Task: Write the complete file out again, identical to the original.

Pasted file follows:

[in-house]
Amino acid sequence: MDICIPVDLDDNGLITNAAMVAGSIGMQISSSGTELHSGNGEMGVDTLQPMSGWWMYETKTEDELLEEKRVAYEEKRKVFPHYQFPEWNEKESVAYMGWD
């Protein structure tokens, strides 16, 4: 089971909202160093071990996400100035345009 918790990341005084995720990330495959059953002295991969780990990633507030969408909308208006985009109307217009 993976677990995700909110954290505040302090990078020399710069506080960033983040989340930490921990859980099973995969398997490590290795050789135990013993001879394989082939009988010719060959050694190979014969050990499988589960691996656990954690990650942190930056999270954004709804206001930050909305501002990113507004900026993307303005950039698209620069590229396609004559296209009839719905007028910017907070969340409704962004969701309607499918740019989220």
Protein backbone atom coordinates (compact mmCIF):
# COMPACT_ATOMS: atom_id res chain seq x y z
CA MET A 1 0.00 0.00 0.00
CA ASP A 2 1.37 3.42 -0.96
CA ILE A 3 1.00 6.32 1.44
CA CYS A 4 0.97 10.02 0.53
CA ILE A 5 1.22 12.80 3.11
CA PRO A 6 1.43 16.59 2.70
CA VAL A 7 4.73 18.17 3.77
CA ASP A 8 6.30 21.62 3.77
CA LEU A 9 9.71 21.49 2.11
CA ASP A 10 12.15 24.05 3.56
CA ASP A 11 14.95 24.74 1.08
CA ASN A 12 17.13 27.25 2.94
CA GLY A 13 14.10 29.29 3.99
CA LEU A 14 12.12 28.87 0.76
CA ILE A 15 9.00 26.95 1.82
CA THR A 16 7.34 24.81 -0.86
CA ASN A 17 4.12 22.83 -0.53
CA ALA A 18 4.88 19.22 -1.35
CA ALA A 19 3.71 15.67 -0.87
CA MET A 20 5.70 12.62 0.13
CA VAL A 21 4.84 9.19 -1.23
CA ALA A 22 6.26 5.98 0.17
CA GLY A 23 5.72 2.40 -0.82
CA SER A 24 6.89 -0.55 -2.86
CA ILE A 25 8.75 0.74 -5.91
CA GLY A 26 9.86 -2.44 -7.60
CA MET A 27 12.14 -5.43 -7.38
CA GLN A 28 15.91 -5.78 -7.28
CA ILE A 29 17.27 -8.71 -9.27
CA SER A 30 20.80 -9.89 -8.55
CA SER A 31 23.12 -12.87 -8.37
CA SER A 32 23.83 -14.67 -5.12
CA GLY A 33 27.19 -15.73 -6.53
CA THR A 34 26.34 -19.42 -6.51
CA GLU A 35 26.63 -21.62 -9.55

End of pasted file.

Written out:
[in-house]
Amino acid sequence: MDICIPVDLDDNGLITNAAMVAGSIGMQISSSGTELHSGNGEMGVDTLQPMSGWWMYETKTEDELLEEKRVAYEEKRKVFPHYQFPEWNEKESVAYMGWD
């Protein structure tokens, strides 16, 4: 089971909202160093071990996400100035345009 918790990341005084995720990330495959059953002295991969780990990633507030969408909308208006985009109307217009 993976677990995700909110954290505040302090990078020399710069506080960033983040989340930490921990859980099973995969398997490590290795050789135990013993001879394989082939009988010719060959050694190979014969050990499988589960691996656990954690990650942190930056999270954004709804206001930050909305501002990113507004900026993307303005950039698209620069590229396609004559296209009839719905007028910017907070969340409704962004969701309607499918740019989220």
Protein backbone atom coordinates (compact mmCIF):
# COMPACT_ATOMS: atom_id res chain seq x y z
CA MET A 1 0.00 0.00 0.00
CA ASP A 2 1.37 3.42 -0.96
CA ILE A 3 1.00 6.32 1.44
CA CYS A 4 0.97 10.02 0.53
CA ILE A 5 1.22 12.80 3.11
CA PRO A 6 1.43 16.59 2.70
CA VAL A 7 4.73 18.17 3.77
CA ASP A 8 6.30 21.62 3.77
CA LEU A 9 9.71 21.49 2.11
CA ASP A 10 12.15 24.05 3.56
CA ASP A 11 14.95 24.74 1.08
CA ASN A 12 17.13 27.25 2.94
CA GLY A 13 14.10 29.29 3.99
CA LEU A 14 12.12 28.87 0.76
CA ILE A 15 9.00 26.95 1.82
CA THR A 16 7.34 24.81 -0.86
CA ASN A 17 4.12 22.83 -0.53
CA ALA A 18 4.88 19.22 -1.35
CA ALA A 19 3.71 15.67 -0.87
CA MET A 20 5.70 12.62 0.13
CA VAL A 21 4.84 9.19 -1.23
CA ALA A 22 6.26 5.98 0.17
CA GLY A 23 5.72 2.40 -0.82
CA SER A 24 6.89 -0.55 -2.86
CA ILE A 25 8.75 0.74 -5.91
CA GLY A 26 9.86 -2.44 -7.60
CA MET A 27 12.14 -5.43 -7.38
CA GLN A 28 15.91 -5.78 -7.28
CA ILE A 29 17.27 -8.71 -9.27
CA SER A 30 20.80 -9.89 -8.55
CA SER A 31 23.12 -12.87 -8.37
CA SER A 32 23.83 -14.67 -5.12
CA GLY A 33 27.19 -15.73 -6.53
CA THR A 34 26.34 -19.42 -6.51
CA GLU A 35 26.63 -21.62 -9.55